Author + information
- Received February 27, 2002
- Revision received May 12, 2002
- Accepted May 31, 2002
- Published online October 16, 2002.
- Hung-Fat Tse, MD, FACC*,* (, )
- Cannas Yu, MPhil*,
- Kwong-Kuen Wong, MBBS†,
- Vella Tsang, RN*,
- Yim-Lung Leung, MBBS†,
- Wai-Yin Ho, MBBS† and
- Chu-Pak Lau, MD, FACC*
- ↵*Reprint requests and correspondence:
Dr. Hung-Fat Tse, Cardiology Division, Department of Medicine, University of Hong Kong, Queen Mary Hospital, Hong Kong, China.
Objectives We sought to evaluate the long-term effects of alternative right ventricular pacing sites on myocardial function and perfusion.
Background Previous studies have demonstrated that asynchronous ventricular activation due to right ventricular apical (RVA) pacing alters regional myocardial perfusion and functions.
Methods We randomized 24 patients with complete atrioventricular block to undergo permanent ventricular stimulation either at the RVA (n = 12) or right ventricular outflow (RVOT) (n = 12). All patients underwent dipyridamole thallium myocardial scintigraphy and radionuclide ventriculography at 6 and 18 months after pacemaker implantation.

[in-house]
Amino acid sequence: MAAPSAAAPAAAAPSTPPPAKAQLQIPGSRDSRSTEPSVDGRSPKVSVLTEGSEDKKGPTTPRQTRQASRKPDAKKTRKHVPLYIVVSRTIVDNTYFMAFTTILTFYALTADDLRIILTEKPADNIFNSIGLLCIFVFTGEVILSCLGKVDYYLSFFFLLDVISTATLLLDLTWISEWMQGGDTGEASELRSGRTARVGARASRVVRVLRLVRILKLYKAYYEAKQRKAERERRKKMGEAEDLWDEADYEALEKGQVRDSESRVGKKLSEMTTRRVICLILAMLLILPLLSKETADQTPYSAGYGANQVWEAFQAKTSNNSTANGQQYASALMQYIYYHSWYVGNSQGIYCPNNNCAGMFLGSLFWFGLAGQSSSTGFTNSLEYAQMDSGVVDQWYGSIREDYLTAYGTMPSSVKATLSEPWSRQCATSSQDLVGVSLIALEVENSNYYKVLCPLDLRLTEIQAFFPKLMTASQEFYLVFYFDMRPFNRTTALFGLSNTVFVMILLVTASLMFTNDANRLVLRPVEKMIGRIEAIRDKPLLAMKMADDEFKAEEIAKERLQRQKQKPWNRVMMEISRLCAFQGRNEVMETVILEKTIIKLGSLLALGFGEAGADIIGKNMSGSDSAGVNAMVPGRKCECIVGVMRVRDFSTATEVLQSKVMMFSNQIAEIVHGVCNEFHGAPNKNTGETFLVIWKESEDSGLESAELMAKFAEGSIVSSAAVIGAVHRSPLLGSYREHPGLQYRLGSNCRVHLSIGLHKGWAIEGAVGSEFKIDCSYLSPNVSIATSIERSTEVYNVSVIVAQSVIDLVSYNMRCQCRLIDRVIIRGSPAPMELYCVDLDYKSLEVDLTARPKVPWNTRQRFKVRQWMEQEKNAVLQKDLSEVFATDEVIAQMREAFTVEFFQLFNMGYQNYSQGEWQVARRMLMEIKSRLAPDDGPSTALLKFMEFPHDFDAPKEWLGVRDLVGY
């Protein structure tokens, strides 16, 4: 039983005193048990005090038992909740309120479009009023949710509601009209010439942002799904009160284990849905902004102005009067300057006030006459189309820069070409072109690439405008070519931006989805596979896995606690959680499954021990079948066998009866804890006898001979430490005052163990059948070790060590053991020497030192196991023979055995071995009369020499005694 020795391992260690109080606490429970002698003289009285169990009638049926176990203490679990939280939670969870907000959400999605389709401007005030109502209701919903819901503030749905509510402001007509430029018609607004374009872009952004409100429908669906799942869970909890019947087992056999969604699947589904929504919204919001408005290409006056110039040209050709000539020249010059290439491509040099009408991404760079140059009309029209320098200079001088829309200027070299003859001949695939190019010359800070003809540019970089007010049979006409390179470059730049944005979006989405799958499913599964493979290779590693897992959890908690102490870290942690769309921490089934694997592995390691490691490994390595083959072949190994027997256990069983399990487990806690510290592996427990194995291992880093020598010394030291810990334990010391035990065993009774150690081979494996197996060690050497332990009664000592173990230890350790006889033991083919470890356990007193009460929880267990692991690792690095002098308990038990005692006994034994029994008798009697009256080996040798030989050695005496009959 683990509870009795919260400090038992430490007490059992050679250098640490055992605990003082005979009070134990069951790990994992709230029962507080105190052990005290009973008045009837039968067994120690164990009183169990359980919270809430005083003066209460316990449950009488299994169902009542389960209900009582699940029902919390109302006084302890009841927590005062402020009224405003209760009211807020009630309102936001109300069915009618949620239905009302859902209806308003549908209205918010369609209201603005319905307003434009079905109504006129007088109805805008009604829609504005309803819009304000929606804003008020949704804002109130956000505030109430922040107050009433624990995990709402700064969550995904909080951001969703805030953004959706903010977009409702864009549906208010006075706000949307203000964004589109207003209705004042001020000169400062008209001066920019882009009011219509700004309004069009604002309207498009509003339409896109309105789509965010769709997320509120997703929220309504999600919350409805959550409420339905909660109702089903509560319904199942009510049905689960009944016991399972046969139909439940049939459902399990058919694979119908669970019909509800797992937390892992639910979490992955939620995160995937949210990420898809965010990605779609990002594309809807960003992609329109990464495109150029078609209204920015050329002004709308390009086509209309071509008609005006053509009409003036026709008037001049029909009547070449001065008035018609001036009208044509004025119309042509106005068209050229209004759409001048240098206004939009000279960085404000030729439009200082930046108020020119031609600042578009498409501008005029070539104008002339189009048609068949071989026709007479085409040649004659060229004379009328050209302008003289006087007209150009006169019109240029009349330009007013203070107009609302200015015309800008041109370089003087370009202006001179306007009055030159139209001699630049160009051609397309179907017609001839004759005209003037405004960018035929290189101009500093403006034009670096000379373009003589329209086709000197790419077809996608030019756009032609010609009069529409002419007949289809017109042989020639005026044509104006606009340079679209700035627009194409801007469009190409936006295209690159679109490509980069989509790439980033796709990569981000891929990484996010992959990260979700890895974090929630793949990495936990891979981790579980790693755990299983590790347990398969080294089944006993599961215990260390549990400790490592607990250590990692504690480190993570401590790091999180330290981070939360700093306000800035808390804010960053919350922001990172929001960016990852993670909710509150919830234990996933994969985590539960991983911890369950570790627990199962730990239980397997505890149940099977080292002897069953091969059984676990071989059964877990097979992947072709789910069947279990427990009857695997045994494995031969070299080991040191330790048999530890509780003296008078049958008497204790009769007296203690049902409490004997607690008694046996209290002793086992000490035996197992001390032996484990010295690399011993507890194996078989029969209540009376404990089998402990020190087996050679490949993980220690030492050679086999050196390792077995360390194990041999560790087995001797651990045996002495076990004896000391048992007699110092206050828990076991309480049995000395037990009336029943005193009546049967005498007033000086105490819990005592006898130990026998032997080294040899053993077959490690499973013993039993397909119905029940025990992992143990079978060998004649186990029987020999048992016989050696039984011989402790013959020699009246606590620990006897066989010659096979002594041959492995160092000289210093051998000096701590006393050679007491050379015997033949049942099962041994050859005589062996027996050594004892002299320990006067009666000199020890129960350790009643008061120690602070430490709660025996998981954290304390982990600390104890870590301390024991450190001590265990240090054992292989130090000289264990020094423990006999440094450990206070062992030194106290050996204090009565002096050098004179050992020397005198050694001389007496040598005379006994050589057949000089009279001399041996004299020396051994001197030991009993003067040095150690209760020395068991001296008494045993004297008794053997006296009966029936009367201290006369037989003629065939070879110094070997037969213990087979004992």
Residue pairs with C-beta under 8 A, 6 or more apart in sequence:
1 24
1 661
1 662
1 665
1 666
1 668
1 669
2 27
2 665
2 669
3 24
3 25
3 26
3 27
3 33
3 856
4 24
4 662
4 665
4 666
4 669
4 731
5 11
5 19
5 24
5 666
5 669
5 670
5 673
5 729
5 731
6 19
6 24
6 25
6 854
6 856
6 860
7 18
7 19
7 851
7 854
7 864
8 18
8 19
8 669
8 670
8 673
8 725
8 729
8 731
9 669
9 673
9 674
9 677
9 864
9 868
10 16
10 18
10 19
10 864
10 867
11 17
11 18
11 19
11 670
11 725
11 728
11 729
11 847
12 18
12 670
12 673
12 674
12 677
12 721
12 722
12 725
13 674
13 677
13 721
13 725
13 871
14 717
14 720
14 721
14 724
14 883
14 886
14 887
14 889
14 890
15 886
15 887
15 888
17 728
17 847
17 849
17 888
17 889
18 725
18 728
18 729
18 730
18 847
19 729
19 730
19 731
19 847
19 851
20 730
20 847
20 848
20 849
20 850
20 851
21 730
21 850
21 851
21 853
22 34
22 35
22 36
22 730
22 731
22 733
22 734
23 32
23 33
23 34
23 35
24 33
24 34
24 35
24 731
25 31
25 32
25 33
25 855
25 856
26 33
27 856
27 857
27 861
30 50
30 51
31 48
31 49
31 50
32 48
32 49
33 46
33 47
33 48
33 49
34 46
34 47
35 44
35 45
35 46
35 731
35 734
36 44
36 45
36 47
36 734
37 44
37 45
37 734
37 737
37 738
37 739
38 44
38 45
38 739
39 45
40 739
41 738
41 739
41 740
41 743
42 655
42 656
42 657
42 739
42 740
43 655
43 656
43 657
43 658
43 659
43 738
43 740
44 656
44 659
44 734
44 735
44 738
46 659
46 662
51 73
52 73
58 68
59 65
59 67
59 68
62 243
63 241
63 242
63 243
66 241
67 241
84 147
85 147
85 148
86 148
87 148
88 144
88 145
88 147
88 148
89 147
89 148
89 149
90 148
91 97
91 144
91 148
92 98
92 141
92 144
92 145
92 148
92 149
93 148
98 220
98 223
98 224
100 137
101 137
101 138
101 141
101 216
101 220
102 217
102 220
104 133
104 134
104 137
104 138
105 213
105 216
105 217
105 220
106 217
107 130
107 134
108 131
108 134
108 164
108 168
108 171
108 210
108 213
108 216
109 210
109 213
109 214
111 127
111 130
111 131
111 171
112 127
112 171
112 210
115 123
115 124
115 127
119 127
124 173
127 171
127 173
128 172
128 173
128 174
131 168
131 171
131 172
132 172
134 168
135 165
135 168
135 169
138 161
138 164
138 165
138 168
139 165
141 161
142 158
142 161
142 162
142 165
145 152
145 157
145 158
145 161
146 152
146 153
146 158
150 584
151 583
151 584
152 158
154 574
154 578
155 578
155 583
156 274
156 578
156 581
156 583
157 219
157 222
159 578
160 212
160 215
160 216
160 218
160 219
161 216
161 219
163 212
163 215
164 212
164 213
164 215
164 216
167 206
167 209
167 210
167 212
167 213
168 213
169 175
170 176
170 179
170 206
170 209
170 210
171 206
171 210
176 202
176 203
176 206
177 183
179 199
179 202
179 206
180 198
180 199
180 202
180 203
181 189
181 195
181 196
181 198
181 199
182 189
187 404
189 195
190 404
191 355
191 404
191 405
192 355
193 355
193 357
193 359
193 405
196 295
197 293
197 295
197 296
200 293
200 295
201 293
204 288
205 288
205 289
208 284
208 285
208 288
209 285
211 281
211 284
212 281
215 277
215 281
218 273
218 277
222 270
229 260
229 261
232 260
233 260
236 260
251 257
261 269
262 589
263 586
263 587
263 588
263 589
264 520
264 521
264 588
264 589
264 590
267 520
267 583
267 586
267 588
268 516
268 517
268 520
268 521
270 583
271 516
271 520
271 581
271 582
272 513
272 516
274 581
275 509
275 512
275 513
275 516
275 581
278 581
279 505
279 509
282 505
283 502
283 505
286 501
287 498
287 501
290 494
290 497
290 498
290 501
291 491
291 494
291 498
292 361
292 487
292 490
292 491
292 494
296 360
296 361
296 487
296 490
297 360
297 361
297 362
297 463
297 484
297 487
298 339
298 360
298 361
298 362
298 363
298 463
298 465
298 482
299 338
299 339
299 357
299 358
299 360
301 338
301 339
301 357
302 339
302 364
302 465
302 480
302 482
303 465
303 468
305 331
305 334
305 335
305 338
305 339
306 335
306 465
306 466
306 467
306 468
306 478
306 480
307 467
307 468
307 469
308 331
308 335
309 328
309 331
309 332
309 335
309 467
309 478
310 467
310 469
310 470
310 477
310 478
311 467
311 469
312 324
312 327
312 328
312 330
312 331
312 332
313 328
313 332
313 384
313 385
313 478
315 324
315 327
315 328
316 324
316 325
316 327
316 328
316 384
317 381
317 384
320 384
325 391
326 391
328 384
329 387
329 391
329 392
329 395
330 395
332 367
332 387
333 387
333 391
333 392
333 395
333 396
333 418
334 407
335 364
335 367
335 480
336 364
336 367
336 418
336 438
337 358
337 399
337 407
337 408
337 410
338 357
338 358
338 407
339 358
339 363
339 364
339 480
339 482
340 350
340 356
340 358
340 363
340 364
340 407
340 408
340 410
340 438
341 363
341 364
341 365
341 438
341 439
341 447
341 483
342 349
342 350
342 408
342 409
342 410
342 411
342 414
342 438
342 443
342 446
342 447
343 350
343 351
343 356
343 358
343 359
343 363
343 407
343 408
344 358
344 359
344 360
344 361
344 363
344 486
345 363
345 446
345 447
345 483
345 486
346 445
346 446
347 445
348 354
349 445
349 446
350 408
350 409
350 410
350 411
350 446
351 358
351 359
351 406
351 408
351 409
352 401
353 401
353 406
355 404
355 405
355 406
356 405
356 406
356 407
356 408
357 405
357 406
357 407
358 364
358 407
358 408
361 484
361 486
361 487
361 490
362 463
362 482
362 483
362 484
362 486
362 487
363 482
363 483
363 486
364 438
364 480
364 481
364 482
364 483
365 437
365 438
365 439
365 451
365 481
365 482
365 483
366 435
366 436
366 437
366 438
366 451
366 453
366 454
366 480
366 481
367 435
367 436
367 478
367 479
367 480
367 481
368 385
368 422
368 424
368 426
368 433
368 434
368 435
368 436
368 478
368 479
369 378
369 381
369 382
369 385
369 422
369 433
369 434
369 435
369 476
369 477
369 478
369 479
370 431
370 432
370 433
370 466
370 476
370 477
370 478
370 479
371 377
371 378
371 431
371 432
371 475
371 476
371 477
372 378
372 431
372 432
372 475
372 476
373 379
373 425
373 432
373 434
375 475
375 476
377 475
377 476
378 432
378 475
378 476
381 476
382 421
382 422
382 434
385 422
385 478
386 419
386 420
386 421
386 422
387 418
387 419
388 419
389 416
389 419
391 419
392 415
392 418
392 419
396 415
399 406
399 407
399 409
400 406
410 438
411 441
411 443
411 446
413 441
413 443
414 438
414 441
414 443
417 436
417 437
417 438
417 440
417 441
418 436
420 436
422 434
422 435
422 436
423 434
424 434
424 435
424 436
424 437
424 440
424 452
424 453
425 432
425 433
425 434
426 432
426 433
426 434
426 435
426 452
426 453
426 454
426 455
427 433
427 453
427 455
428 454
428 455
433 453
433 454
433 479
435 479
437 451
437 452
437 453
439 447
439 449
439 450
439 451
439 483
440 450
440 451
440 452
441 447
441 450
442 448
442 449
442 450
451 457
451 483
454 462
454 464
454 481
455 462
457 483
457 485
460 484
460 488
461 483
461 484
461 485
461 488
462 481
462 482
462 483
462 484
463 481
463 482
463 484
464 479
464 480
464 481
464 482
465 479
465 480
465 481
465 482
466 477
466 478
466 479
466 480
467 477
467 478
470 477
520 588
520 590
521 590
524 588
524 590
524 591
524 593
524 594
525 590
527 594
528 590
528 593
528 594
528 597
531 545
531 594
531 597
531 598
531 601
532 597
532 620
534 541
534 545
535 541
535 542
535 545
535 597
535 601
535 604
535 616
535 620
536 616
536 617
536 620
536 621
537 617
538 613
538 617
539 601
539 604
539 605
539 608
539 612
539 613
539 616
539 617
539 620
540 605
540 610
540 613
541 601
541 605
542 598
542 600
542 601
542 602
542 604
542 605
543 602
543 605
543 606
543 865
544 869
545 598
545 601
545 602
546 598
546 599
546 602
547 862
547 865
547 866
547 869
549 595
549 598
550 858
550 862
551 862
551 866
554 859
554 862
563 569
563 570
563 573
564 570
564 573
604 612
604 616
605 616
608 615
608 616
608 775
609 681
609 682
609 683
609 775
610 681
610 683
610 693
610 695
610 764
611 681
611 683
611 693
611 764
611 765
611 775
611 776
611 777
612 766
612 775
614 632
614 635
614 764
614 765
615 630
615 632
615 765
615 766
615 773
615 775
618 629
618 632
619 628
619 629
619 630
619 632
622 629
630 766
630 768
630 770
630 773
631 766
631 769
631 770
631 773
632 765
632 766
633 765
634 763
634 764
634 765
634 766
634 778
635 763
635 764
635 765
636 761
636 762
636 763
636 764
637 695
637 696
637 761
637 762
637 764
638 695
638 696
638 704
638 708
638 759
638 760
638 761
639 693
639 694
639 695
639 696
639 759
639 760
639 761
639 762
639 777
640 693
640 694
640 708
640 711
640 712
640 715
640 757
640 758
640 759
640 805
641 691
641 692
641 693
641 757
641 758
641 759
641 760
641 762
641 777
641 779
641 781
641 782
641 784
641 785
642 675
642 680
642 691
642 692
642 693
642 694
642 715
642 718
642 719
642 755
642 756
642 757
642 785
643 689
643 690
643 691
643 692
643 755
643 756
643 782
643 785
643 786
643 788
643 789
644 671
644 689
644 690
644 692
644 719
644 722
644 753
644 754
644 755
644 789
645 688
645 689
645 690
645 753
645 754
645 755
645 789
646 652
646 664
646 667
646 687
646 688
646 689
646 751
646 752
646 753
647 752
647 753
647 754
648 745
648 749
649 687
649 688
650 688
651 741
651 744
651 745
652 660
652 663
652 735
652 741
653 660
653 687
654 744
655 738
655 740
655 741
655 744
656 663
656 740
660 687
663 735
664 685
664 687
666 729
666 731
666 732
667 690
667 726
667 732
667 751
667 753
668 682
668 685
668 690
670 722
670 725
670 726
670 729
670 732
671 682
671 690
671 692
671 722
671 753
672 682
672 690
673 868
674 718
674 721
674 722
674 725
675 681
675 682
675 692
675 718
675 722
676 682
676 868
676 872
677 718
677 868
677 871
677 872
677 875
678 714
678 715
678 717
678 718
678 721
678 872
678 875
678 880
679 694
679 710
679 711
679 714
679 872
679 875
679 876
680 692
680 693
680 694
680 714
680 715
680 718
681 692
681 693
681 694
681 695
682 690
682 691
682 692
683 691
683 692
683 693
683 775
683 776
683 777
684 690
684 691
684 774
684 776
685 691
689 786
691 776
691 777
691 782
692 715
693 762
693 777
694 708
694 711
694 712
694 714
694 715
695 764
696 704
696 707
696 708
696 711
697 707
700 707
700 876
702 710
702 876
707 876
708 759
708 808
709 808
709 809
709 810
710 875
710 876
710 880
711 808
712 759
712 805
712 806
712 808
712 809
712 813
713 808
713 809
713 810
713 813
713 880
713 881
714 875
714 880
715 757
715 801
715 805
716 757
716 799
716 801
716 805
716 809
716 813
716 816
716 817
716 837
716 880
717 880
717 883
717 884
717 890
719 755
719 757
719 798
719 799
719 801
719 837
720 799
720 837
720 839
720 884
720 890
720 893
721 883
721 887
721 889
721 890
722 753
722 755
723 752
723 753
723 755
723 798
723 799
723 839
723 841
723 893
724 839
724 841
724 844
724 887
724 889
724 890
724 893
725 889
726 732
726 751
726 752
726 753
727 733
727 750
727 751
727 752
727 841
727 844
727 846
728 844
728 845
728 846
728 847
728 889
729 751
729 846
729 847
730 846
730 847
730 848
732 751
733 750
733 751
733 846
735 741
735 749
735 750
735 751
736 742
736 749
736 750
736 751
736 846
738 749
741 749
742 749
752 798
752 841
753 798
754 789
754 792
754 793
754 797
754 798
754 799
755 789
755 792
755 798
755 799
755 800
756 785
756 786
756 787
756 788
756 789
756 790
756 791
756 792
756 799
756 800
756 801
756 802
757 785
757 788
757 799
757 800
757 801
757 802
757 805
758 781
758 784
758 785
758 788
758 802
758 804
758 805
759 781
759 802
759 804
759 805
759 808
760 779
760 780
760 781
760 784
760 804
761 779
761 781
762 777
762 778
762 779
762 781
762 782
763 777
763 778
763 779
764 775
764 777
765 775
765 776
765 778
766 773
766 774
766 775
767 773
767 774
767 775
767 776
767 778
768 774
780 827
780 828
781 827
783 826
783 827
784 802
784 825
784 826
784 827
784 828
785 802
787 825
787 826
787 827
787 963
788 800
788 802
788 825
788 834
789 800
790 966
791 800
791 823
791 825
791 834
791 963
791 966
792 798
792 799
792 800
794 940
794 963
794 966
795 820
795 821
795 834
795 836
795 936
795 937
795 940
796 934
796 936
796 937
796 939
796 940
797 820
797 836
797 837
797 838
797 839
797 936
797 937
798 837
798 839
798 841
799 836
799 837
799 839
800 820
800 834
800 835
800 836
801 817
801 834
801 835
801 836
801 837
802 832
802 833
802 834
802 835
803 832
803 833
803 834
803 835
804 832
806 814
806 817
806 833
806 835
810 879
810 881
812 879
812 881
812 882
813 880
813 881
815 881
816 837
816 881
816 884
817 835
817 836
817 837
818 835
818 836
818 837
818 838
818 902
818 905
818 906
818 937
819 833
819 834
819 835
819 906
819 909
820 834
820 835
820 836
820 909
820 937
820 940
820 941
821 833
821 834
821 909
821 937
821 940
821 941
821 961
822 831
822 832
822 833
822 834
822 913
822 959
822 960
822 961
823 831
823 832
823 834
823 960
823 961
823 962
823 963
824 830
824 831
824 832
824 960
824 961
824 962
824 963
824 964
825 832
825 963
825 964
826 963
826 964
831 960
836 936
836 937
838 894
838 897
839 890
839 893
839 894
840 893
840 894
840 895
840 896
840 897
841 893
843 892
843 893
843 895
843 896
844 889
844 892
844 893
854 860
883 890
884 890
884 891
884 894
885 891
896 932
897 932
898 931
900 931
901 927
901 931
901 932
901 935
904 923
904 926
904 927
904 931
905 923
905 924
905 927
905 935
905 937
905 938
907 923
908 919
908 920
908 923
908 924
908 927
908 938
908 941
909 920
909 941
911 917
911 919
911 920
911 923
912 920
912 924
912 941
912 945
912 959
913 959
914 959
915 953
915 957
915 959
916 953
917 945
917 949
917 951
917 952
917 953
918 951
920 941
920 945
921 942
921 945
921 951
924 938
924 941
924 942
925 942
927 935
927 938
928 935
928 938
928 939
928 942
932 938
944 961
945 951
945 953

Results After pacing, the mean QRS duration was significantly longer during RVA pacing than during RVOT pacing (151 ± 6 vs. 134 ± 4 ms, p = 0.03). At six months, the incidence of myocardial perfusion defects (50% vs. 25%) and regional wall motion abnormalities (42% vs. 25%) and the left ventricular ejection fraction (LVEF) (55 ± 3% vs. 55 ± 1%) were similar during RVA pacing and RVOT pacing (p > 0.05). However, at 18 months, the incidence of myocardial perfusion defects (83% vs. 33%) and regional wall motion abnormalities (75% vs. 33%) were higher and LVEF (47 ± 3 vs. 56 ± 1%) was lower during RVA pacing than during RVOT pacing (all p < 0.05). Patients with RVA pacing had a significant increase in the incidence of myocardial perfusion defects (p < 0.05) and a decrease in LVEF (p < 0.01) between 6 and 18 months, but patients with RVOT pacing did not (p > 0.05).
Conclusions This study demonstrates that preserved synchronous ventricular activation with RVOT pacing prevents the long-term deleterious effects of RVA pacing on myocardial perfusion and function in patients implanted with a permanent pacemaker.
- Received February 27, 2002.
- Revision received May 12, 2002.
- Accepted May 31, 2002.
- American College of Cardiology Foundation